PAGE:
What should have been a little gem discovered by accident and treasured has been inflated, trumpeted and shoved through our screens by the Weinsteins. It’s difficult not to feel over familiar with The Artist prior to watching it, so powerful has the hype behind it been. Fortunate then that this feeling lasts approximately thirty seconds into the film, as the beauty and intelligence presented here is unfolded on screen with a care and a skill that come along rarely. As soon as George Valentin starts dancing in front of the audience with his dog, The Artist has you.
Set during the last days of silent cinema and the first footsteps of all singing, all dancing, all talking films, the fall of one style against the rise of the other is mirrored by two performers. George Valentin is an established star of the silent movies, of the adventure serial and the swashbuckler, he refuses to believe that his audience will desert him for the the new form on the horizon. Peppy Miller is the bright eyed future, cute (via advice from Valentin), talented and blessed with luck, Peppy becomes one of the first queens of the “talkies”.
Michel Hazanavicius appears to have surpassed all expectations with this, his third feature. Managing to make a genuine silent picture (almost), a period drama, a film within a film film (sic) and a knowing pastiche all at the same time is no mean feat. Managing to make them mesh perfectly and pace them exquisitely and sublimely is another level of film making entirely. Nuanced performances pitched perfectly hit all the right notes with the bad (good) jokes, dance sequences and moments of detached reality. A dream sequence where Valentin and the audience can hear everyday sounds but George himself can’t utter a word is both brilliant within the film and a knowing nod to the things we take for granted in modern films. Just one example in a film that constantly surprises by continually surpassing itself in ambition and is blessed with a galloping narrative.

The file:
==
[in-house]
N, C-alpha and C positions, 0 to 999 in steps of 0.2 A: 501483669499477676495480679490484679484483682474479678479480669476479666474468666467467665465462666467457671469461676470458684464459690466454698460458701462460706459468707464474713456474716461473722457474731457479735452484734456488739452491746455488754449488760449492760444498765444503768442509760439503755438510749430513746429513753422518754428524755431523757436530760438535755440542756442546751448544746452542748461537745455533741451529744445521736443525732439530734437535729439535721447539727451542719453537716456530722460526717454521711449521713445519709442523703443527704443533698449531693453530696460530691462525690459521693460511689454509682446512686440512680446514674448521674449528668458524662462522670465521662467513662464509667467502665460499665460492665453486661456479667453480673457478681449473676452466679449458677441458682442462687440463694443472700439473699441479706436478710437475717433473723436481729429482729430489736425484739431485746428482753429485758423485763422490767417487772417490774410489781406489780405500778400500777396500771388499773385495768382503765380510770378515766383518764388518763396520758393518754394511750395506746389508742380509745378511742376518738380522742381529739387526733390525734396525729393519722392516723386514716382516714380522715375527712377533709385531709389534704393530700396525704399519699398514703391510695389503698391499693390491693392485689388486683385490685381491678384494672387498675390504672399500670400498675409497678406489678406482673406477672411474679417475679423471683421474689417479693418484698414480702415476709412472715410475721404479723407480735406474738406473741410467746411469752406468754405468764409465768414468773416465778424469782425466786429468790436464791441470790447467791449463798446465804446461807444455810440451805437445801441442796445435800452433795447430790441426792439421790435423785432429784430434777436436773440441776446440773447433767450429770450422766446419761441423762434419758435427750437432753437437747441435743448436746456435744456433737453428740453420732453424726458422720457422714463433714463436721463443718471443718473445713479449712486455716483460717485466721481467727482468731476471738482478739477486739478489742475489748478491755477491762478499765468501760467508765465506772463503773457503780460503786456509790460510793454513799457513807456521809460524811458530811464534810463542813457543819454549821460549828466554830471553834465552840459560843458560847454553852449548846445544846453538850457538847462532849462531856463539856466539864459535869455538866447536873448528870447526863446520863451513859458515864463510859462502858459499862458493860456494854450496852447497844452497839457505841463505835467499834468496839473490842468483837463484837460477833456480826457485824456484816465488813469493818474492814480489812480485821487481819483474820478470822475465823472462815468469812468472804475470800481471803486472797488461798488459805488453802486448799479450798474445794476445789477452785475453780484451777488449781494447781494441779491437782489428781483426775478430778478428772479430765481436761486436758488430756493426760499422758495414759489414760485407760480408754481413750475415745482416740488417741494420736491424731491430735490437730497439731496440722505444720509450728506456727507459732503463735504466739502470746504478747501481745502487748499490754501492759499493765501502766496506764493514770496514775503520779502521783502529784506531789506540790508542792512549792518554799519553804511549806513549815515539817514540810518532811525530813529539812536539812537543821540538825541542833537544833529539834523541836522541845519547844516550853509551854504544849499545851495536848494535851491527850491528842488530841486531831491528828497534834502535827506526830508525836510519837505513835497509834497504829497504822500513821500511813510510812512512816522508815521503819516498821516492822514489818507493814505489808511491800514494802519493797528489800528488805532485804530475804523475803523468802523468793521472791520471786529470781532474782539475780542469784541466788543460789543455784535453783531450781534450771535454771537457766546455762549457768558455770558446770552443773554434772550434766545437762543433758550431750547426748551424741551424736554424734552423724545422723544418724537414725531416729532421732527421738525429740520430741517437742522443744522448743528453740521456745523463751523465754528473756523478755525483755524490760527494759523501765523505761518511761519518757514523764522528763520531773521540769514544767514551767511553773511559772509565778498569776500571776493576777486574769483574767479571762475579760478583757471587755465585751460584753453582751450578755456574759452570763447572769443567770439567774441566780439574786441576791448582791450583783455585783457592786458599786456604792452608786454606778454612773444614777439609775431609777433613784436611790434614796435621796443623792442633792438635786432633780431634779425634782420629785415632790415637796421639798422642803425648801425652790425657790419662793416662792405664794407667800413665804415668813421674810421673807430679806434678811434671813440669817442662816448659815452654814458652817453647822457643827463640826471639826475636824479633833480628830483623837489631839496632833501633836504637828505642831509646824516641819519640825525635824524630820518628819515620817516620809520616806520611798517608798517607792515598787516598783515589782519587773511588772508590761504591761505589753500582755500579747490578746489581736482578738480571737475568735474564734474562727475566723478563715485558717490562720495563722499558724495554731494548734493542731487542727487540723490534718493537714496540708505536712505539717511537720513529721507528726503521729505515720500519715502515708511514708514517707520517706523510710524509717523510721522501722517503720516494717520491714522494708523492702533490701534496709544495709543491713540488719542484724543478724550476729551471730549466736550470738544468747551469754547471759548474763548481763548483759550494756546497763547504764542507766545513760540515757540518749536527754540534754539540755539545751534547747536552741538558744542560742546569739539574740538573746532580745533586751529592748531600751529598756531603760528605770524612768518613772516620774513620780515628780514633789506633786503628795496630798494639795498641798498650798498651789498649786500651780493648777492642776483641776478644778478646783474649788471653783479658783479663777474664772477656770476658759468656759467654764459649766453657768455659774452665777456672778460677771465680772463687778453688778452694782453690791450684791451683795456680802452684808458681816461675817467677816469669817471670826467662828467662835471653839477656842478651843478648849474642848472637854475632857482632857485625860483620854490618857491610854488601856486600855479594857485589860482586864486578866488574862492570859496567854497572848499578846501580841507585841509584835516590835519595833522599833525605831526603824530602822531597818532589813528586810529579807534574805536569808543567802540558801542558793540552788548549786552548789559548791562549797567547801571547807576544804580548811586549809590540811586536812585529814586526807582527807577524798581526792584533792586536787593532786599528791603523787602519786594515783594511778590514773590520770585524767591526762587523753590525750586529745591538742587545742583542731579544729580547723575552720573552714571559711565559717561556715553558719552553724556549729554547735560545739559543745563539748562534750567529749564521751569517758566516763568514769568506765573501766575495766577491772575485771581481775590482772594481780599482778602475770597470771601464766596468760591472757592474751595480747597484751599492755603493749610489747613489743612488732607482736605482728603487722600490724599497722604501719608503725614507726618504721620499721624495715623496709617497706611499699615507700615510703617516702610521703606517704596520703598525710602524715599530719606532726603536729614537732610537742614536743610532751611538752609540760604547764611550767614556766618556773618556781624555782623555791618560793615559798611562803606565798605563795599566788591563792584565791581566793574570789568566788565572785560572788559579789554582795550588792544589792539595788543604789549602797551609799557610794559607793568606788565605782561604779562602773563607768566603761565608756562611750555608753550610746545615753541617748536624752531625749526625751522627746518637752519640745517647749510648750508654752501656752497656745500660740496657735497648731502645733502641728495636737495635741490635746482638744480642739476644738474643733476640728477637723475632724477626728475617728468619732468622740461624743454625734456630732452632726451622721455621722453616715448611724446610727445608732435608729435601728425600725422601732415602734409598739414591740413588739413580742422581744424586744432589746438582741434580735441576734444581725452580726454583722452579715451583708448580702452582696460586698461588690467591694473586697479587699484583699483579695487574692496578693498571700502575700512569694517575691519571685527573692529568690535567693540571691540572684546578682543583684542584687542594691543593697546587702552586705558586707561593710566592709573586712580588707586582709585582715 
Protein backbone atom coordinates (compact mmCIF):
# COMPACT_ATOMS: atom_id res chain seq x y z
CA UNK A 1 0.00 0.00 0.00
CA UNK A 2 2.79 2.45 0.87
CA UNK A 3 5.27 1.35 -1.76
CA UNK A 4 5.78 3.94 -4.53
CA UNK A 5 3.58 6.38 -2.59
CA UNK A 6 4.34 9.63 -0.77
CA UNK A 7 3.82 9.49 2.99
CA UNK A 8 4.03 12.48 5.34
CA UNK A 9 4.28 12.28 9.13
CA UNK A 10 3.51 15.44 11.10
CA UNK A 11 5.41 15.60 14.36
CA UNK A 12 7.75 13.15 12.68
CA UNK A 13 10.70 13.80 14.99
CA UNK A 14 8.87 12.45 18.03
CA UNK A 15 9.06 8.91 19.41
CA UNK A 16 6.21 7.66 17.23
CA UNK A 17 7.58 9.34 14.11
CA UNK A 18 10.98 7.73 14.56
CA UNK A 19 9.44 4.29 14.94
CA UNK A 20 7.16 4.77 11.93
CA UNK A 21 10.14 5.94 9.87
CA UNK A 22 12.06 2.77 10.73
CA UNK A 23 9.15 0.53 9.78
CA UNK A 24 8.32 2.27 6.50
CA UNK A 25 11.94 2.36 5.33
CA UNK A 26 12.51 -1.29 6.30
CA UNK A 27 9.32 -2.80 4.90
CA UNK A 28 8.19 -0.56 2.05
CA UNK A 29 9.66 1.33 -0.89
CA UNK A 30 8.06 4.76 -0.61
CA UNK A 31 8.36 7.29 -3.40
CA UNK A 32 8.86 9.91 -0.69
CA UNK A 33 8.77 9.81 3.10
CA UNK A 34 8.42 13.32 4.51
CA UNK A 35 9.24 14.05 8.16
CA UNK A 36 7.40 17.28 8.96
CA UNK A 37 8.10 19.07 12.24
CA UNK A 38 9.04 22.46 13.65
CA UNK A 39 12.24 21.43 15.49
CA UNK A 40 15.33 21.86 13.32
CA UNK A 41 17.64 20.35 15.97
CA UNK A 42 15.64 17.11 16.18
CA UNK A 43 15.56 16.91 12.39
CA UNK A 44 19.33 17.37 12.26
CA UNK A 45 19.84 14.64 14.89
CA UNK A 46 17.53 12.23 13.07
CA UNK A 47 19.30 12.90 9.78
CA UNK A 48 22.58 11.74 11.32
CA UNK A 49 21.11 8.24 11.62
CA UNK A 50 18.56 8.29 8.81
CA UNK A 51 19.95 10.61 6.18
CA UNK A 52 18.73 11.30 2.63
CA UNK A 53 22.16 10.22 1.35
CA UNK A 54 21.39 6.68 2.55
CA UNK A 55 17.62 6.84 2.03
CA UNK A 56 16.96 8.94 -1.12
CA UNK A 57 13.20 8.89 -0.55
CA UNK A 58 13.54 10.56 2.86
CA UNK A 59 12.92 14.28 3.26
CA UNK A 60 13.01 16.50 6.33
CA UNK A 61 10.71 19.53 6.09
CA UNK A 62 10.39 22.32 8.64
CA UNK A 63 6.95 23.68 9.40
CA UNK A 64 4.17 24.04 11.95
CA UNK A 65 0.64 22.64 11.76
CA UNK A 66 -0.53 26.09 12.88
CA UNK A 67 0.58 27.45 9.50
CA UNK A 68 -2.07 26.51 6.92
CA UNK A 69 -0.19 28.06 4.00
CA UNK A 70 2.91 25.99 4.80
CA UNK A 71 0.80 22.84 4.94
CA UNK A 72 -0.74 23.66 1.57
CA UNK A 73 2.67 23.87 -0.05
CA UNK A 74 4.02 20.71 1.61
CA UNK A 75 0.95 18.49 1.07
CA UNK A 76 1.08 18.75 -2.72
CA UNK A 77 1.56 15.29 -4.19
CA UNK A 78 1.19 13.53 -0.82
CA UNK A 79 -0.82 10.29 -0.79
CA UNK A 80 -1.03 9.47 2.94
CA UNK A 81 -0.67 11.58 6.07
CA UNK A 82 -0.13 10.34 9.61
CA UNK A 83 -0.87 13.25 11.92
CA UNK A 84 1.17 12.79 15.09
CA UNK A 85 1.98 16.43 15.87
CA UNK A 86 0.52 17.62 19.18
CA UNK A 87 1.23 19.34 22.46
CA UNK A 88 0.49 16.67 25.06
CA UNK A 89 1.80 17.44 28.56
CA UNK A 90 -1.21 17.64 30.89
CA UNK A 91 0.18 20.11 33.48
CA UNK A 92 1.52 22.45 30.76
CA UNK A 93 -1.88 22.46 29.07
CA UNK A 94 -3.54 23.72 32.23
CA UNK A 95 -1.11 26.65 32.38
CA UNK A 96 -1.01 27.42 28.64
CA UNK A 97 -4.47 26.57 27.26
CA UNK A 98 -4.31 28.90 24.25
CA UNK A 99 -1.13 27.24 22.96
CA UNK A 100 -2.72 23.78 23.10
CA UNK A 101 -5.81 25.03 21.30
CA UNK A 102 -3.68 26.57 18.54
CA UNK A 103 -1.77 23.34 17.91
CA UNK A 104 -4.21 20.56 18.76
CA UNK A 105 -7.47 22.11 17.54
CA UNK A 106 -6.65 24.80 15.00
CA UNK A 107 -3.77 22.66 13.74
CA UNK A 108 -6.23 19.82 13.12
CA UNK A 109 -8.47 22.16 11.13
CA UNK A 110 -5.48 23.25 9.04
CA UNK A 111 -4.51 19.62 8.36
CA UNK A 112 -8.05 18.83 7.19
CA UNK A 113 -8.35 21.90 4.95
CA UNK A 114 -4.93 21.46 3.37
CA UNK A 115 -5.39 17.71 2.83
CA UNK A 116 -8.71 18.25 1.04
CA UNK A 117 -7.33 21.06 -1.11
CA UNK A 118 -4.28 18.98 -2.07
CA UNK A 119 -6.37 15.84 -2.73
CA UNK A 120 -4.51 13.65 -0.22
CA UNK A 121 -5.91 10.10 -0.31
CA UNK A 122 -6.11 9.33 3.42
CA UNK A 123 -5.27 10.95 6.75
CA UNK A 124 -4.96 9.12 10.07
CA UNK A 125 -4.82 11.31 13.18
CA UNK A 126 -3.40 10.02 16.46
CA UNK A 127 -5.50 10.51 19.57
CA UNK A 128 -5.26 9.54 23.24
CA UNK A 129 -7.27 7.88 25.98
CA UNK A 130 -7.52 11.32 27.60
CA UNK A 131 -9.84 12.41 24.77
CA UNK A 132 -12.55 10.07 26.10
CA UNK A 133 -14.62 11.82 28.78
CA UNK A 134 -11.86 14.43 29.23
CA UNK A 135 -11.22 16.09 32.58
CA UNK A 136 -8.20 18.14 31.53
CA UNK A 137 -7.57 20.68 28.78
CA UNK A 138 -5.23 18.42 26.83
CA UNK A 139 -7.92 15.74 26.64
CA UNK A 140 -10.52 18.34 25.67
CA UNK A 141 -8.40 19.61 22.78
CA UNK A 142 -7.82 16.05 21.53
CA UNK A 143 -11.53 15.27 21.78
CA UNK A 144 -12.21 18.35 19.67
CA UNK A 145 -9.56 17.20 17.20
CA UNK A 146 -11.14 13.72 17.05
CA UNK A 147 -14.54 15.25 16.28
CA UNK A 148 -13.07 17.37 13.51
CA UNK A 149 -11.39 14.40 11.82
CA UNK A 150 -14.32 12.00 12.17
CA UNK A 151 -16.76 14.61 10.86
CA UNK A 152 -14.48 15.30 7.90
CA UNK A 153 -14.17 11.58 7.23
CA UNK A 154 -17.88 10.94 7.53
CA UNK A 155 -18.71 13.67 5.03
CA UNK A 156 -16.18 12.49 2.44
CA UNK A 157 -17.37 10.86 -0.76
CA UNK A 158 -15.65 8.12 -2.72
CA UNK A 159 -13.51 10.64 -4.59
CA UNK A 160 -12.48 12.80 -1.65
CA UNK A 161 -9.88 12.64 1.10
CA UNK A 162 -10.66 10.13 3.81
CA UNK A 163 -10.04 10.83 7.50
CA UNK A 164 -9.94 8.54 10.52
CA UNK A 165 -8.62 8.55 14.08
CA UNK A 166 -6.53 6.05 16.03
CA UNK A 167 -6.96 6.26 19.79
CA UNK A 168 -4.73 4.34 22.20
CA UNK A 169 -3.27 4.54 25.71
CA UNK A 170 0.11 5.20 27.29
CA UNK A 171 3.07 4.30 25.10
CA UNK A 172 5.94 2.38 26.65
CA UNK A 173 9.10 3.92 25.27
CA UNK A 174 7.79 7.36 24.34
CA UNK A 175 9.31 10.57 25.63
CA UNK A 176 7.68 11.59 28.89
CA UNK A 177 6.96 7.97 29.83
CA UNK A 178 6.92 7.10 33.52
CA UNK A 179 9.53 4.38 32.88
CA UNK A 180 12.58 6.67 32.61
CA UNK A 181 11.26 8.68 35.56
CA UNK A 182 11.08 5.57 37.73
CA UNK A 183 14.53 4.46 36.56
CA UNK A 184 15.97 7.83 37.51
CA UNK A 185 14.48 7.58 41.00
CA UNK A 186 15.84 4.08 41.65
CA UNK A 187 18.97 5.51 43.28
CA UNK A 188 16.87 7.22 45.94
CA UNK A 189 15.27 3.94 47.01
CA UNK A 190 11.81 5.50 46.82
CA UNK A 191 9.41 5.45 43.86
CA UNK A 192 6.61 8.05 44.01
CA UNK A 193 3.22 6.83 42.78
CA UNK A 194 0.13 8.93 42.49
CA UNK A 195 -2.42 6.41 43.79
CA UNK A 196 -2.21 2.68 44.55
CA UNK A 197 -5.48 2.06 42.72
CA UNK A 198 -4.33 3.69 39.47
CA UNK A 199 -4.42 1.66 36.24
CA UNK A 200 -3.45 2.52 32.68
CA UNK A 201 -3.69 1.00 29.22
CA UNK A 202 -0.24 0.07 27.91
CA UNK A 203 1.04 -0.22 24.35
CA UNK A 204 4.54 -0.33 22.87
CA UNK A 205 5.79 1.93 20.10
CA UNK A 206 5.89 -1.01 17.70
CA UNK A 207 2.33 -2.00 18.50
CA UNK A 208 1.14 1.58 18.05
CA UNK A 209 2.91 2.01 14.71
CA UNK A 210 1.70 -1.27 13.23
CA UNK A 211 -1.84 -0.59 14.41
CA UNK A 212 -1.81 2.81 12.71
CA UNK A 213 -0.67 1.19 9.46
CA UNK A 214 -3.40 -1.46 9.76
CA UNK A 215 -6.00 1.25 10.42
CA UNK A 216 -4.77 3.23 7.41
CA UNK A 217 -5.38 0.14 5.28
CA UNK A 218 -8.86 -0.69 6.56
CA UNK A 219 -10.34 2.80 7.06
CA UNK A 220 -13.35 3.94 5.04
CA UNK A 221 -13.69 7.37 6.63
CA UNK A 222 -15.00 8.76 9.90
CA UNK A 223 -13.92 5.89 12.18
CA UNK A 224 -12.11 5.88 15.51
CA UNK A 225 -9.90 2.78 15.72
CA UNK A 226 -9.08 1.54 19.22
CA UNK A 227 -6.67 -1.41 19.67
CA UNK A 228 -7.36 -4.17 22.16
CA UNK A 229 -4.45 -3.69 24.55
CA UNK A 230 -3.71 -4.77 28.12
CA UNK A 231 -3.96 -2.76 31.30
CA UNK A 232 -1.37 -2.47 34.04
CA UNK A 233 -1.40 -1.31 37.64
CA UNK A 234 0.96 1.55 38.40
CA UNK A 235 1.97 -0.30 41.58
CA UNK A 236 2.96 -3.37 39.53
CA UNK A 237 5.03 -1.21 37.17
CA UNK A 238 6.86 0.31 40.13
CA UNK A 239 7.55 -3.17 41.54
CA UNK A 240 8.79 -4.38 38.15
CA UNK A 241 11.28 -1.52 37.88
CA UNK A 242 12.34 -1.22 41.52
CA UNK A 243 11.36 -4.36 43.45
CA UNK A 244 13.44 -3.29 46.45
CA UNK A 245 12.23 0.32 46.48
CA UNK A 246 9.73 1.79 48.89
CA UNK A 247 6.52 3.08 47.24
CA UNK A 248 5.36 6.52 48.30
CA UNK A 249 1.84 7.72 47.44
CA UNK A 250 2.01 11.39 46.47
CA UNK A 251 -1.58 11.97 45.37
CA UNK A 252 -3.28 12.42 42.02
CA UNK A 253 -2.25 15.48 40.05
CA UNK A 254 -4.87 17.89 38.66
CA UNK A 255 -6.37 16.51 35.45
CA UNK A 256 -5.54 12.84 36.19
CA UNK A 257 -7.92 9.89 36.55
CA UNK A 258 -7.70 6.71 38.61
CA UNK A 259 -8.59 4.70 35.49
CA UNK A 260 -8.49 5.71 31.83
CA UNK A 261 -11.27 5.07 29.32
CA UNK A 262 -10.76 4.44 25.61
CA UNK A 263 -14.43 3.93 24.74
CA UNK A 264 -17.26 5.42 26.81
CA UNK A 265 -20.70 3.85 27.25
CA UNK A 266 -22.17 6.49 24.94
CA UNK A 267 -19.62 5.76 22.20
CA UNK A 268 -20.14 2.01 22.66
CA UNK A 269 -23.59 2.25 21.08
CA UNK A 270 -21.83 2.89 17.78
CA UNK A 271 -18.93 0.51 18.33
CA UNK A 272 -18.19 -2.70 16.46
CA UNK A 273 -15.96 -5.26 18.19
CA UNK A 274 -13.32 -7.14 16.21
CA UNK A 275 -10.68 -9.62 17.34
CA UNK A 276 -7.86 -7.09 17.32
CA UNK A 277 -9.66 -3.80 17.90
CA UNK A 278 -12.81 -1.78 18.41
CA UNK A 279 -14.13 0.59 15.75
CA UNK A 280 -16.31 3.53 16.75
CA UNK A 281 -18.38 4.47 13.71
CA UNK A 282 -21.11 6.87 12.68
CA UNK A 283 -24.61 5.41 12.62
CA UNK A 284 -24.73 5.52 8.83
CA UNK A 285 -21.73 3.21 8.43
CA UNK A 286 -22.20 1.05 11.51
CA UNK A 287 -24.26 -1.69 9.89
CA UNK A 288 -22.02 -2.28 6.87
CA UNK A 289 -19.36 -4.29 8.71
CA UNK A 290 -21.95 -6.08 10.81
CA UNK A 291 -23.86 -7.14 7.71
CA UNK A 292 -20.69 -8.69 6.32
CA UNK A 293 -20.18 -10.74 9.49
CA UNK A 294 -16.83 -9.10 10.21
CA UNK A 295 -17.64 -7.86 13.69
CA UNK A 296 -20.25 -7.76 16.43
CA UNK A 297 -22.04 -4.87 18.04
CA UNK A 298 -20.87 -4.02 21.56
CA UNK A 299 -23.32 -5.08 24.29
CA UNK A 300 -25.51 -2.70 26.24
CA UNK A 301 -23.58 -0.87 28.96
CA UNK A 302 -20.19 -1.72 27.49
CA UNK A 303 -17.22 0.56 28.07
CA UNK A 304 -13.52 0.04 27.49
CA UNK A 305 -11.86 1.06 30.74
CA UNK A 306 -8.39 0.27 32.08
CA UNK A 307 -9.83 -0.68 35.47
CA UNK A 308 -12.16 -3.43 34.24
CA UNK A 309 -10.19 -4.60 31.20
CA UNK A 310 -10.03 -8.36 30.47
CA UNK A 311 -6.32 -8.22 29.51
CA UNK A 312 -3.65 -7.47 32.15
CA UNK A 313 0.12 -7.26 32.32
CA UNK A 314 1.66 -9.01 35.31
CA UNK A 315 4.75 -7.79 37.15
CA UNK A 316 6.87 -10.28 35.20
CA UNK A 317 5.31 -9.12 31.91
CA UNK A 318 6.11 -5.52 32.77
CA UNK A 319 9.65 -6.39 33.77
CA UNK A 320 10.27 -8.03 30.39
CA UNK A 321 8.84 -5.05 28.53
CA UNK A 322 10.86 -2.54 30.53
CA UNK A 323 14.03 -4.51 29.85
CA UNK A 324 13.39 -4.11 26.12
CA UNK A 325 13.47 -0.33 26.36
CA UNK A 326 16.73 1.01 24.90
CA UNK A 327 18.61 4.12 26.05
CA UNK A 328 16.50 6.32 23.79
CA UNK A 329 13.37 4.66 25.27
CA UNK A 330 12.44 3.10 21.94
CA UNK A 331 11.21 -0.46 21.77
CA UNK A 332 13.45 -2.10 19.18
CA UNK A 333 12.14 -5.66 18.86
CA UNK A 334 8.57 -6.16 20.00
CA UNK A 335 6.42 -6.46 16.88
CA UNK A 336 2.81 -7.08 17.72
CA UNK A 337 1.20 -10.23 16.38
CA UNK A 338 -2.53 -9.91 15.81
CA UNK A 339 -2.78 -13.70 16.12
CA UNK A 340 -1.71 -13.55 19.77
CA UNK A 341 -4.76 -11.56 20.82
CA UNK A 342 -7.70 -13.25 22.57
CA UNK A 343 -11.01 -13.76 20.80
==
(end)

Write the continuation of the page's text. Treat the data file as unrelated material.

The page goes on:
Jean Dujardin and Berenice Bejo play George and Peppy respectively. Dujardin is all flash smiles, perfect hair and conquering confidence. Charming and tender with a wink for the audience he perceives as everyone to some degree. Bejo is unique and memorable, other worldly yet attainable. Her stratospheric rise montage is a pleasure to view. Together they share a bond from the start, their forbidden love obvious and painful as it becomes less and less likely to bear fruit. Ably supported by John Goodman who has a big, loud face built for overt expressions and James Cromwell, always better when not making a sound anyway (a compliment by the way), there are no complaints about the acting here. The Oscar is near guaranteed for Dujardin.
If straws have to be clutched at (and they always do) then the middle section sags ever so slightly with Valentin’s decline and fall from stardom depicted in a series of funny but heavyhanded metaphors, from going downstairs, to sinking in quicksand to literally being unable to stop traffic. Valentin the loser is no fun to be around, drunk and prideful and well, just like us. Movie stars have to be gods, straddling the screen behemoth-like. Pulling the rug totally out from under George is a neat trick but is dwelt on for (just) too long. However, when you have an ending of such panache, such flair, that within five minutes, jaws have been dropped and hearts skipped several beats it’s an easy flaw to forgive. The final moments of The Artist are staggeringly good, packing emotional punch, hearty comedy and a lovely reminder of the magic of the silver screen and if you get ’em at the end etc, etc…..
If The Artist has a flaw, and it might not, it lies in depth. As frothy and mostly light hearted as this tale must, MUST be, that could prove limiting in that most elusive department, longevity. Craving success 5, 10 and even 20 years down the line might be asking too much when keeping people happy in the dark is a hard enough thing to begin with. However, other Oscar bothering films have left footprints that the future will discover for themselves (Think There Will Be Blood or The Social Network) whereas The Artist feels ever so slightly like a flash in the pan.
So, a fine, well crafted, joyful film, maybe only tainted by a lurking feeling that, after the hype dies down and the multiple Oscars are stowed in the appropriate bathrooms, that we were hoodwinked by Harvey yet again. That, on repeat viewings, in the harsh light of day, The Artist might become translucent, a paper thin, one joke homage to a film era long passed. Time will tell.